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An Interview with National Youth Theatre Actor Faith Olasogba

3 min read

An Interview with National Youth Theatre Actor Faith Olasogba

3 min read


An Interview with National Youth Theatre Actor Faith Olasogba

This year, Faith Olasogba stepped onto the Peacock Stage at the Abbey Theatre to perform in the National Youth Theatre’s production of ‘Like We Were Born to Move’. We asked Faith to share her experience of the 2023 NYT process.

This year National Youth Theatre, director Niall Cleary and playwright Eimear Hussey  worked with an ensemble of sixteen young actors and four young designers from youth theatres across Ireland over a period of eighteen months to create a new play about dance, care, and agency. The ensemble’s 2023 production, ‘Like We Were Born to Move’ was performed on the Peacock Stage at the Abbey Theatre.


How did you get involved in the National Youth Theatre?

I found out about the National Youth Theatre auditions through my Youth Theatre in Kildare. Ready to take this on, I went to the website where I found a myriad of information about the application process including a vlog documenting the whole experience that gave me a good insight into this opportunity.

Tell us about the audition process

The audition process was stimulating and fun, as it was workshop based. As an actor, you expect to walk into a room full of professionals who may be expecting perfection from you, where you have practised and dissected your audition pieces, but it was not like that. It felt scary doing an audition that I had not traditionally prepared for. Nevertheless, I enjoyed the experience of working with other young people from various youth theatres. In fact it felt just like I was at a workshop at my own youth theatre. Now that I am part of NYT, I now understand that this was done intentionally to allow you to enter this experience as yourself, which is the most important thing.

Tell us about your journey through the NYT process and rehearsals

The first 2 residentials were in Maynooth. They were a little awkward and daunting. I knew a few people that I had meet during the audition process but the thought of spending a year working with strangers was something so distant and something I could not fathom. We spent a week with people who were total strangers but who quickly became like a family in the blink of an eye. At the end of the first residential we were all ugly crying and melancholic when going home. We spent an incredible amount of time living together, working together and growing together.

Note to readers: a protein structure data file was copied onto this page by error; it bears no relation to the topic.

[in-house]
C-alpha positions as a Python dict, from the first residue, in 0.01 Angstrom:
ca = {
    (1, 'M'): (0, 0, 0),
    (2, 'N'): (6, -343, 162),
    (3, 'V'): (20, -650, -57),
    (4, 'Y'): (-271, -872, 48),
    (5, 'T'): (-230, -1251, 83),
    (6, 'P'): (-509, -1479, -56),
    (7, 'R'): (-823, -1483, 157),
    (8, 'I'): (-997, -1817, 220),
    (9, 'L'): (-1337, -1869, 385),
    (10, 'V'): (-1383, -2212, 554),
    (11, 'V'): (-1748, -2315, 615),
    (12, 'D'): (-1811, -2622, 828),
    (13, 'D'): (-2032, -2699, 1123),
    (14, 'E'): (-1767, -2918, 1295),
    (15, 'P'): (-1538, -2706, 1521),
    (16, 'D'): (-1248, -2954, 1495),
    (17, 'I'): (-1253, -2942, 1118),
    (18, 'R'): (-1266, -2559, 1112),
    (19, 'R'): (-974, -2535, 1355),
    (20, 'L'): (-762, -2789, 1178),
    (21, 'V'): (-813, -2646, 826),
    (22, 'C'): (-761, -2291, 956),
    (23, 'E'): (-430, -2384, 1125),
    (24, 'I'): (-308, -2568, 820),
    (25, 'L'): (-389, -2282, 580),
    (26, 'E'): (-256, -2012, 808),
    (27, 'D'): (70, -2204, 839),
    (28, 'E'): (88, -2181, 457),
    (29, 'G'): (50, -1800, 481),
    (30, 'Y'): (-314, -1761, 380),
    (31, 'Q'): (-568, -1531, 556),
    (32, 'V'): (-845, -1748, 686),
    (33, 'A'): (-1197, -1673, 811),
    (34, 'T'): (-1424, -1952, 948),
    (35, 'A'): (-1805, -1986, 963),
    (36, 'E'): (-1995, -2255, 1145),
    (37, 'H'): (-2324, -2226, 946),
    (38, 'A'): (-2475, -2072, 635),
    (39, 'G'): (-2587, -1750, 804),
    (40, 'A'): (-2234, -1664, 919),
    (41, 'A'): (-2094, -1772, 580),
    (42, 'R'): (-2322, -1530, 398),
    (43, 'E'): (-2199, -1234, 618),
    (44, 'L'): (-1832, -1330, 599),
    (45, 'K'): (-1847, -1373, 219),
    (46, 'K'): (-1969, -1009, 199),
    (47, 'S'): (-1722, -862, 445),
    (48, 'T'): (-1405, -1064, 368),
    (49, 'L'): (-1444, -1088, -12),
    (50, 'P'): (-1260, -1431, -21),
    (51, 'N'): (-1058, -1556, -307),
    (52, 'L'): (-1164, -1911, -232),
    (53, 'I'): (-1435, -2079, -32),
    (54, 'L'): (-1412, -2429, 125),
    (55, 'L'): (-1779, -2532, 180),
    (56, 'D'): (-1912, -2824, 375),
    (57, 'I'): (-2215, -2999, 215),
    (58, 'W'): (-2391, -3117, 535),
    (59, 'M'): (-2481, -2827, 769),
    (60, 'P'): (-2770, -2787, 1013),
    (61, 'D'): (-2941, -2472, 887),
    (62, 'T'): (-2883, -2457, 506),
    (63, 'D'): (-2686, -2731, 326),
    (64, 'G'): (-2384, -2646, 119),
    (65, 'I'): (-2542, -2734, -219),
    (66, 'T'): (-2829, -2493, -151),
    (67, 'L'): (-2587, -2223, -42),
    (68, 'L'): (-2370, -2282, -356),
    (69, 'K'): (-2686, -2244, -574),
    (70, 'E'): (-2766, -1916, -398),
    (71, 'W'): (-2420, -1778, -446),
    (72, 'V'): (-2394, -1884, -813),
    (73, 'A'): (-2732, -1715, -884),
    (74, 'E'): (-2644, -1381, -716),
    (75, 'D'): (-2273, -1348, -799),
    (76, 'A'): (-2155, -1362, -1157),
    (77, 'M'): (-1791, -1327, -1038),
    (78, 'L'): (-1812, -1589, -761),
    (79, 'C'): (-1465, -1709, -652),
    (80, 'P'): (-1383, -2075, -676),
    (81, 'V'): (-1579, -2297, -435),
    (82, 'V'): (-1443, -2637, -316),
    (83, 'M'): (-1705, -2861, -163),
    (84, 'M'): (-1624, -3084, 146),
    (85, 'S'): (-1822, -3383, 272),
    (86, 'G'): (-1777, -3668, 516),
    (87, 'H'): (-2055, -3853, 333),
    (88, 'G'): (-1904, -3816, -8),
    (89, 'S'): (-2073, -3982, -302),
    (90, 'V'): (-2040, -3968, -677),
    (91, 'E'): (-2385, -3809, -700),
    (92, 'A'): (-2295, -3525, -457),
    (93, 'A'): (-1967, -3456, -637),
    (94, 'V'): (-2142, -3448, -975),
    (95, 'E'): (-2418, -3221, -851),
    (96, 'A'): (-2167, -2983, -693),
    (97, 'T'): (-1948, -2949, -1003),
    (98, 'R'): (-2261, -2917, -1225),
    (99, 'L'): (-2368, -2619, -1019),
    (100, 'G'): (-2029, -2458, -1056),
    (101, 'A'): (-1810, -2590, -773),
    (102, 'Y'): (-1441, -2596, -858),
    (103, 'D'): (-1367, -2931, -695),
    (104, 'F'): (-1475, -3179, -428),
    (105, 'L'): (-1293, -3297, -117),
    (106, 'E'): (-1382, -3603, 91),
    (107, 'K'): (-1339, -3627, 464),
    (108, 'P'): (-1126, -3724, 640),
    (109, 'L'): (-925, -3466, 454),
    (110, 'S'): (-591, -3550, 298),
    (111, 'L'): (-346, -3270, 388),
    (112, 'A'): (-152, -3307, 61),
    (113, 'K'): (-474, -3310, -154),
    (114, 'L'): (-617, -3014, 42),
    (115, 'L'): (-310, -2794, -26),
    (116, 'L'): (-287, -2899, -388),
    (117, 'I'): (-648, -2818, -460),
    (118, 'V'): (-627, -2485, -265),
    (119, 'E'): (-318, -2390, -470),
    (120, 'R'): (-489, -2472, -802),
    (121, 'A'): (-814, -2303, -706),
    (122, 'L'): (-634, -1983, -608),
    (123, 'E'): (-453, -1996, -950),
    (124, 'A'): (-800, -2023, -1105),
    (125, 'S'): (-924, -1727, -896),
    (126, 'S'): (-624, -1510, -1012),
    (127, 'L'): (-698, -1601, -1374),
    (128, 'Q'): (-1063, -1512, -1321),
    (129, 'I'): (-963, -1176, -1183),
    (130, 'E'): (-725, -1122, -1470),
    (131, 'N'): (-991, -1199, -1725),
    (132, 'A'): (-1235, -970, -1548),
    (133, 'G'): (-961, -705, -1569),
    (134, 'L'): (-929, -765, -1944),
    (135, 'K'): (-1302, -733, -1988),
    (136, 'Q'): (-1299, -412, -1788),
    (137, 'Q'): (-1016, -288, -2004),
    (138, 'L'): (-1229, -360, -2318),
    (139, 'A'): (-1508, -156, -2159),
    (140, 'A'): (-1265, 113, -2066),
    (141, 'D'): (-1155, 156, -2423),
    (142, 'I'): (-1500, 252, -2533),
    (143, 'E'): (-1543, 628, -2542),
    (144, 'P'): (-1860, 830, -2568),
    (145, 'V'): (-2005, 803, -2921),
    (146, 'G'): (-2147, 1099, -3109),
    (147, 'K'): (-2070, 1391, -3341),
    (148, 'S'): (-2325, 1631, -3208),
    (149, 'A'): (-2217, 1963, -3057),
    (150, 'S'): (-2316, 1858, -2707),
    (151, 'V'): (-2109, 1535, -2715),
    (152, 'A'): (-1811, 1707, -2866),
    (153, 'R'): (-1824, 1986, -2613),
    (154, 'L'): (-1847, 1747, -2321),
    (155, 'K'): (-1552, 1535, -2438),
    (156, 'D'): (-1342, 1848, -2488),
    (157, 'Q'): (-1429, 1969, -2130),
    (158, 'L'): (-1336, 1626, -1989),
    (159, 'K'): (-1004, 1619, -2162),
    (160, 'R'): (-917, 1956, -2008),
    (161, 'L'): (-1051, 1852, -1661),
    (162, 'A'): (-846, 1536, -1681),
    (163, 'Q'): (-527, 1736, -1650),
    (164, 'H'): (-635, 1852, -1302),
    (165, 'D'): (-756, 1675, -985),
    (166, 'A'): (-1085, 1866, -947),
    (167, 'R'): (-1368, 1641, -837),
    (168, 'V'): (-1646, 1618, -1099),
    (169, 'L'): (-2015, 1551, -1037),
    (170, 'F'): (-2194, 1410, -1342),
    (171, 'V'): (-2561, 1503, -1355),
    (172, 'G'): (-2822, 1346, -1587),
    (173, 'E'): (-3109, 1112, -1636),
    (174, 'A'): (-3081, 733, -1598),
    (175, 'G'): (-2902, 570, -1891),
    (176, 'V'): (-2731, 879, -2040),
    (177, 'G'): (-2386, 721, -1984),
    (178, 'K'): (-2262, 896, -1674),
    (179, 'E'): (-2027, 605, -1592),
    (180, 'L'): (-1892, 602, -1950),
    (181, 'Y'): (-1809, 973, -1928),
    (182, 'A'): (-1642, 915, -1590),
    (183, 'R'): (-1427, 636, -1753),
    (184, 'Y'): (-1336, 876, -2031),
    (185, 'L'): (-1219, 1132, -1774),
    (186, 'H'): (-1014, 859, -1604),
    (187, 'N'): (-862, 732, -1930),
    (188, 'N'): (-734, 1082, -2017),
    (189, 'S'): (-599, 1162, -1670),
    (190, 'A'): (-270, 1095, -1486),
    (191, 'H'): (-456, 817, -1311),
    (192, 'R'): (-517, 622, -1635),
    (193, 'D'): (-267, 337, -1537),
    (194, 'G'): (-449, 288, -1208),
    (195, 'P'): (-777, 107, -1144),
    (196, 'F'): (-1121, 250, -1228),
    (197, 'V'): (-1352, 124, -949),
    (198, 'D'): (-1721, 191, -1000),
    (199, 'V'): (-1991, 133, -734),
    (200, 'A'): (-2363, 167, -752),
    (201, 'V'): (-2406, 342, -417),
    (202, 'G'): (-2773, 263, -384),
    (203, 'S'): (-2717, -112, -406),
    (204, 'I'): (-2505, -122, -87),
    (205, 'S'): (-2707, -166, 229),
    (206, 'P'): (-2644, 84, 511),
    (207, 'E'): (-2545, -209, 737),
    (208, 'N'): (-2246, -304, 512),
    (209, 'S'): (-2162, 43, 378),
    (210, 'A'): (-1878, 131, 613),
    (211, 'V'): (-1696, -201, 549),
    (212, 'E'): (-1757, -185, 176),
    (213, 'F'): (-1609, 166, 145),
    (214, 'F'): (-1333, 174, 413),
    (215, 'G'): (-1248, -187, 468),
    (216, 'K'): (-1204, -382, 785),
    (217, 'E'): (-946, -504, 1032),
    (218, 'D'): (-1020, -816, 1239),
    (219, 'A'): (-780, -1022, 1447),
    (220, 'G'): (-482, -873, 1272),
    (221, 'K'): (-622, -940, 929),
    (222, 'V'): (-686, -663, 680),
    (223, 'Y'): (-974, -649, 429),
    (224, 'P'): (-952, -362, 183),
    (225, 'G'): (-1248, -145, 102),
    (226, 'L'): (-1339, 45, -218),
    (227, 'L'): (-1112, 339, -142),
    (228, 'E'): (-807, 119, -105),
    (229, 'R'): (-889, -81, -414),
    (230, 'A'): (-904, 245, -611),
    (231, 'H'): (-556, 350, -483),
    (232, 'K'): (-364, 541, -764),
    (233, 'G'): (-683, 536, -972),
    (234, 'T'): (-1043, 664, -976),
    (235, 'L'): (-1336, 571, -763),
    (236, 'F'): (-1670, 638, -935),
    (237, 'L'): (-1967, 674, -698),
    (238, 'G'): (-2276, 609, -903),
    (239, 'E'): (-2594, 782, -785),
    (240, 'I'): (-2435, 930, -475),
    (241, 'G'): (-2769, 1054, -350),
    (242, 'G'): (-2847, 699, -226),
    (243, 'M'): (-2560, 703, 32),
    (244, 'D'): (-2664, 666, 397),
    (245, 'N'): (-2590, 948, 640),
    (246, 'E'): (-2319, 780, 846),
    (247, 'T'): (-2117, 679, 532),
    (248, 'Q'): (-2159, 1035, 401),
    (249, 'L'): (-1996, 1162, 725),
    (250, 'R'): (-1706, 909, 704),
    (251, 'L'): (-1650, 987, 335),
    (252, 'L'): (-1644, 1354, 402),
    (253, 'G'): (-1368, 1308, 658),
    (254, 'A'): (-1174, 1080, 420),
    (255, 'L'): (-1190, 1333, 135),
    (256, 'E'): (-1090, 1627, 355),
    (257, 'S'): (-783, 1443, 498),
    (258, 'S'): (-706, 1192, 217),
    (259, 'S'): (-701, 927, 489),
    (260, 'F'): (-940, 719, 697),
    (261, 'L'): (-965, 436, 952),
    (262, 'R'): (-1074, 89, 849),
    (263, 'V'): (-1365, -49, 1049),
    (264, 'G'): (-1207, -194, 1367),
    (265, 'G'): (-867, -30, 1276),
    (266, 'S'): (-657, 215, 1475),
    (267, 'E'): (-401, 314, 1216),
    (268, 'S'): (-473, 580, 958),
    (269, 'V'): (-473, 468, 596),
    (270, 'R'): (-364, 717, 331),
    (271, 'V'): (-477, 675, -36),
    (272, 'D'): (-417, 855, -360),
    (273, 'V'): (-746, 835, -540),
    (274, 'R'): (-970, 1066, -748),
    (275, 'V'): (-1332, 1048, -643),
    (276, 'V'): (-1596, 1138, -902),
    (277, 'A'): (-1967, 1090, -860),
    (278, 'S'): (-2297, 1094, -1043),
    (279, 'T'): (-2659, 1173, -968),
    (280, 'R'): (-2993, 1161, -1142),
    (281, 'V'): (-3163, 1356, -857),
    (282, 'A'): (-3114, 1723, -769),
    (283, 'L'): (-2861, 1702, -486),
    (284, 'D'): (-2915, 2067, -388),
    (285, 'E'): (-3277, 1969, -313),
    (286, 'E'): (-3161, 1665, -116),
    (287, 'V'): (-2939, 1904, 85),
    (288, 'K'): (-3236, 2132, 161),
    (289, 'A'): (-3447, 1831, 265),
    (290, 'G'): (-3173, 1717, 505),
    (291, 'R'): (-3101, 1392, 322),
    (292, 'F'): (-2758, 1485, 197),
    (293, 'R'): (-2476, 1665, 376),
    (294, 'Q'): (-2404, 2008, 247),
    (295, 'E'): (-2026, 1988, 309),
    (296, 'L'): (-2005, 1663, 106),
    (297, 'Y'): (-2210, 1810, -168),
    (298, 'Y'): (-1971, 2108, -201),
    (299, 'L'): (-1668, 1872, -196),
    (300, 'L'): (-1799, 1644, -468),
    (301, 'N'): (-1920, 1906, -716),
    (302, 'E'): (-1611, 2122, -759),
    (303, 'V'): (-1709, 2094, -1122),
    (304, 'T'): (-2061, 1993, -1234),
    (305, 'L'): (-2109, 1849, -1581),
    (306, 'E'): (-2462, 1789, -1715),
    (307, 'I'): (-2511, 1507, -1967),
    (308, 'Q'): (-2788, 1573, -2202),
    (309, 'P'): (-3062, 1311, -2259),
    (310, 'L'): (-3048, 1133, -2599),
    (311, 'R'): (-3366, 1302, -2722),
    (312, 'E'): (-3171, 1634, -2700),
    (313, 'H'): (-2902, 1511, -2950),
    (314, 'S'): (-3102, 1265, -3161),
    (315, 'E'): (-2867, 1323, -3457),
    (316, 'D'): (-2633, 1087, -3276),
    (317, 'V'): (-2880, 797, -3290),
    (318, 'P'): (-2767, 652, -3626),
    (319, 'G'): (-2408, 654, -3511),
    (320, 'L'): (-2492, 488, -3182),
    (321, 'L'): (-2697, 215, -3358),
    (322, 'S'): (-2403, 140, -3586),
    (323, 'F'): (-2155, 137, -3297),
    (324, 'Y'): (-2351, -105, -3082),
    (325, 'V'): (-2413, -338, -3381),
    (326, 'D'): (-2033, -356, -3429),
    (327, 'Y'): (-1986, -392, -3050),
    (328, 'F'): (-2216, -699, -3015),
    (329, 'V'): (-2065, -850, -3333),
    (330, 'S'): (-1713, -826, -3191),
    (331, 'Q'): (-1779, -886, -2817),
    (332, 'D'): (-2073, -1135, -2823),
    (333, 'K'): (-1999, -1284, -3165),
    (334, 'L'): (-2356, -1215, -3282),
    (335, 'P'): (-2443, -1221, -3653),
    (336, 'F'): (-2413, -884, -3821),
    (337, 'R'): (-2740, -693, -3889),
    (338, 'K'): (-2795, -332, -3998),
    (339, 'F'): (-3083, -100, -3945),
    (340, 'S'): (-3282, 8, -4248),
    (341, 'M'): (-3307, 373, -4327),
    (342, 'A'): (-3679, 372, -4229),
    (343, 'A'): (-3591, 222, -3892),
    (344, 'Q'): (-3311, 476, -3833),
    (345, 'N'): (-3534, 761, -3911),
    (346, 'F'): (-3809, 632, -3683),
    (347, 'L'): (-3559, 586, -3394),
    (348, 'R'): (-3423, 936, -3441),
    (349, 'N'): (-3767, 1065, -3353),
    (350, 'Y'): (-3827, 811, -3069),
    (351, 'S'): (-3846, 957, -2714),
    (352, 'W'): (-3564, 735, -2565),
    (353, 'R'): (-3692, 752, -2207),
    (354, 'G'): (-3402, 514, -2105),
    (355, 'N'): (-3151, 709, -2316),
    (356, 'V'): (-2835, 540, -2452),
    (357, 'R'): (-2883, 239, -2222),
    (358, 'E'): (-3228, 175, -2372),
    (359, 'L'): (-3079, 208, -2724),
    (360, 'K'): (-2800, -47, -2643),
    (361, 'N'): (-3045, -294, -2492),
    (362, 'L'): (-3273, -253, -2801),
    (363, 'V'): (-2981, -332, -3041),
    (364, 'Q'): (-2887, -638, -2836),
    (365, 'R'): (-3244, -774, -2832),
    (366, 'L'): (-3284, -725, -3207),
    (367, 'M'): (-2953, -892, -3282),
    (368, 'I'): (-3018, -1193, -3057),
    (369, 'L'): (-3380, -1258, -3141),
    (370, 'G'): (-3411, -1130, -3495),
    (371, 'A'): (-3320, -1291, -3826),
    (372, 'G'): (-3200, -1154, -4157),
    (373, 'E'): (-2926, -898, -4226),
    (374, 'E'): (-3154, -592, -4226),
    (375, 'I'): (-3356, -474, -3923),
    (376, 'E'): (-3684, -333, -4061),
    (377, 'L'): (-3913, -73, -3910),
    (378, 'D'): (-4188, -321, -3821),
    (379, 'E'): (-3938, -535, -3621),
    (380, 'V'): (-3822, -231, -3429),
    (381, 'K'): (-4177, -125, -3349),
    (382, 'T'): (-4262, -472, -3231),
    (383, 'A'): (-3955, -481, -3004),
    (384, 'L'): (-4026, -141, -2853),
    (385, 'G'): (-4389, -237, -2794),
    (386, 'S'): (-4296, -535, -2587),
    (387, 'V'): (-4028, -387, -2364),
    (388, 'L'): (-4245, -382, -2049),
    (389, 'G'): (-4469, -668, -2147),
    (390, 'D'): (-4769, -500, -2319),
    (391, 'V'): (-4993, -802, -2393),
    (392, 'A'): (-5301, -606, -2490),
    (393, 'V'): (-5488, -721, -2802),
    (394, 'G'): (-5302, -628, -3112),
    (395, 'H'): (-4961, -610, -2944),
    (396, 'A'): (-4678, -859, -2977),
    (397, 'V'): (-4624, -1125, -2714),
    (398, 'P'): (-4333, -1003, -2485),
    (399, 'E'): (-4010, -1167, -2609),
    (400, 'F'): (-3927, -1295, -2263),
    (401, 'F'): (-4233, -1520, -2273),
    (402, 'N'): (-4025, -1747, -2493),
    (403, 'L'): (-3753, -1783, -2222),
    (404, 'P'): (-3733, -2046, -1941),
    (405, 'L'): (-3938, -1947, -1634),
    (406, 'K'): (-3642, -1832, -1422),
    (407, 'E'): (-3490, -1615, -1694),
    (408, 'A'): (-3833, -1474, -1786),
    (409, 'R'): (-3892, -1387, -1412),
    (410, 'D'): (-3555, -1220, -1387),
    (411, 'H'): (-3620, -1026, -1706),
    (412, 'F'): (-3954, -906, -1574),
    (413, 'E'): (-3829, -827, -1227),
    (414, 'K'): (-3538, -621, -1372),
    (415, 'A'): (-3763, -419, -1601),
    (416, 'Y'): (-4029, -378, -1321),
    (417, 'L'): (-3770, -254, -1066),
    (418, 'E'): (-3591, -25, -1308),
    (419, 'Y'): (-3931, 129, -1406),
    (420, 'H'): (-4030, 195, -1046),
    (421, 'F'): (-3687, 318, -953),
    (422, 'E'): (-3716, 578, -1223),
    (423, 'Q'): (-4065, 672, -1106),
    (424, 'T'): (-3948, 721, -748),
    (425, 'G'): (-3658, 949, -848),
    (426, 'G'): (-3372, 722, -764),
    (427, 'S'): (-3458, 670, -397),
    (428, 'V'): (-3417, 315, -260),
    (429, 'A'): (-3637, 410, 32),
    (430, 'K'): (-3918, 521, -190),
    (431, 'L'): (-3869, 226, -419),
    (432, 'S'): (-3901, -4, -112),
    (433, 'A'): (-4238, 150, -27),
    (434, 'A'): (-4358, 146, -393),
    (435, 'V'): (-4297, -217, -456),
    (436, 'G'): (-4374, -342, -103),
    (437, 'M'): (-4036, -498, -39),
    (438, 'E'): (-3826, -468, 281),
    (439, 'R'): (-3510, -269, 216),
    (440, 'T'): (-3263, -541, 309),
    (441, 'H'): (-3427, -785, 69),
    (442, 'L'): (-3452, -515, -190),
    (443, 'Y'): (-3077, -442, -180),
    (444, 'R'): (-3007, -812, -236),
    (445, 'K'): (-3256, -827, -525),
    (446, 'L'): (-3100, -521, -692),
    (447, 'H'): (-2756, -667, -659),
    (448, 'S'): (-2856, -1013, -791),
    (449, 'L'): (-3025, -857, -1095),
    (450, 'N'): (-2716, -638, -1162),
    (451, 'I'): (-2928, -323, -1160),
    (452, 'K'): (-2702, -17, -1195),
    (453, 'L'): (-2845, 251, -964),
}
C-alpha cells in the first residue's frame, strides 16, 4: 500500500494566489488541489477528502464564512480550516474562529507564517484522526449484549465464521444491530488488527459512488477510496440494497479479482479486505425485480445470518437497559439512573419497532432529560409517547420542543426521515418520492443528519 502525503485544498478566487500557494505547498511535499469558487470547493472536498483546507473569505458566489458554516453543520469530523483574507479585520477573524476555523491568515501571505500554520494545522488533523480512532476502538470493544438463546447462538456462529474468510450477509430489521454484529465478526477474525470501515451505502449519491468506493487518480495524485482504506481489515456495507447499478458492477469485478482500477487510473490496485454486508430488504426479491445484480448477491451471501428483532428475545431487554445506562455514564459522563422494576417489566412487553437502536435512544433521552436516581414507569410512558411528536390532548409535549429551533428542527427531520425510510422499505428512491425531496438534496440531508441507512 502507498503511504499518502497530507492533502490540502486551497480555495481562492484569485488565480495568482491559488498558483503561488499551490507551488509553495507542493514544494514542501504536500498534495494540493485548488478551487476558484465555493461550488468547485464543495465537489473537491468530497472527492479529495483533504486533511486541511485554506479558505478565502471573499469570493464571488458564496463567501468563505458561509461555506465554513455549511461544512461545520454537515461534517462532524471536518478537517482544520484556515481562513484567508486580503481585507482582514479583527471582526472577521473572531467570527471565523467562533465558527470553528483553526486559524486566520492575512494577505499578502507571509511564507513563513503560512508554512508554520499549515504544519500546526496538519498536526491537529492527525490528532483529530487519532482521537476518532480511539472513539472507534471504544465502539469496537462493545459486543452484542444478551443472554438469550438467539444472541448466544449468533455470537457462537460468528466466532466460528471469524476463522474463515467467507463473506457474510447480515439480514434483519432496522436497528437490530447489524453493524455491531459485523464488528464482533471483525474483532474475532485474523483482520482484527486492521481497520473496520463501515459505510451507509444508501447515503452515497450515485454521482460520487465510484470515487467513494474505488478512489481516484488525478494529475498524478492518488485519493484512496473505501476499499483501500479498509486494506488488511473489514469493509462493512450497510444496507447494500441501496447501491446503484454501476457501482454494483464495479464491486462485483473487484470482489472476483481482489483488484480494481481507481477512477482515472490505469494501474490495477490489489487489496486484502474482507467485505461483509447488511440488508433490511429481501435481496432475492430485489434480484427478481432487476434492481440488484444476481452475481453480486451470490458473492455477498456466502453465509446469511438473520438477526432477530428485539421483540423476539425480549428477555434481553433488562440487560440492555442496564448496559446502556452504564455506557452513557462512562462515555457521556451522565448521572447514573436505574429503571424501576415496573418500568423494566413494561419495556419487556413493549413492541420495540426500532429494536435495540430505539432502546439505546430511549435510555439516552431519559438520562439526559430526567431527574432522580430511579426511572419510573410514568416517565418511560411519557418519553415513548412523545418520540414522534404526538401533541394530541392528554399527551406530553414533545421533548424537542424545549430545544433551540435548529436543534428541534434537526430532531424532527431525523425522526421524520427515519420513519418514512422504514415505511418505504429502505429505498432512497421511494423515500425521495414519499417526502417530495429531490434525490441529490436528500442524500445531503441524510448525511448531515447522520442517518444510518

To be completely honest at certain times, you really needed your space but no matter what, you knew everyone was there to support you. From our director (Niall Cleary) to assistant director and National Program coordinator (Rebecca Feely), choreographer (Olwyn Lyons), writer (Eimear Hussey), and our incredible welfare team coordinated by Cathal Thornton and everyone in between. It got busier and more hectic as the weeks progressed.

When a draft of the script was added, we got a glimpse into what could be achieved. The design team spent time creating a phantom sketch of the play. Everything slowly but surely came together, in the final month we rehearsed in Cork for three weeks then back to Maynooth for the last two weeks.

How has it felt performing on the Peacock Stage at the Abbey Theatre?

The fact that you are on the stage of the National Theatre in Ireland fills you with pride and euphoria. Working on a project for a year where you pour so much into it to get back something just as auspicious is an experience that I will never forget. Every single one of us loved performing on the Peacock Stage every night. It felt so energising and safe knowing that your ensemble members would never let you fall.

How do you feel that this will influence or encourage you in the future?

NYT gave me the unique experience of working in professional and collaborative environment like the Abbey Theatre with all their amazing staff and strict scheduling. It gave me a good sense of discipline and an insightful look into the world of theatre. It felt like an opportunity to make my dreams come true and peer into a possible future where theatre is at the forefront of my life. It encouraged me and strengthened my love for theatre to continue to pursue it.

Would you encourage other young people to get involved in youth theatre and in particular the NYT?

I would 110% recommend youth theatre to anyone who loves theatre and wants to meet liked-minded people to share in that and have fun. I would recommend NYT to those who want to pursue theatre and everything it has to offer in their future, you don’t have to have much experience but a passion to pursue and persevere. NYT is intense and a big commitment that will and does pay off in the end. The highs are high and the lows are not that low, when there are a lot of people supporting you every step of the way. This was an unforgettable experience and I will always carry it around with me forever.

To learn more about Youth Theatre Ireland, click here.

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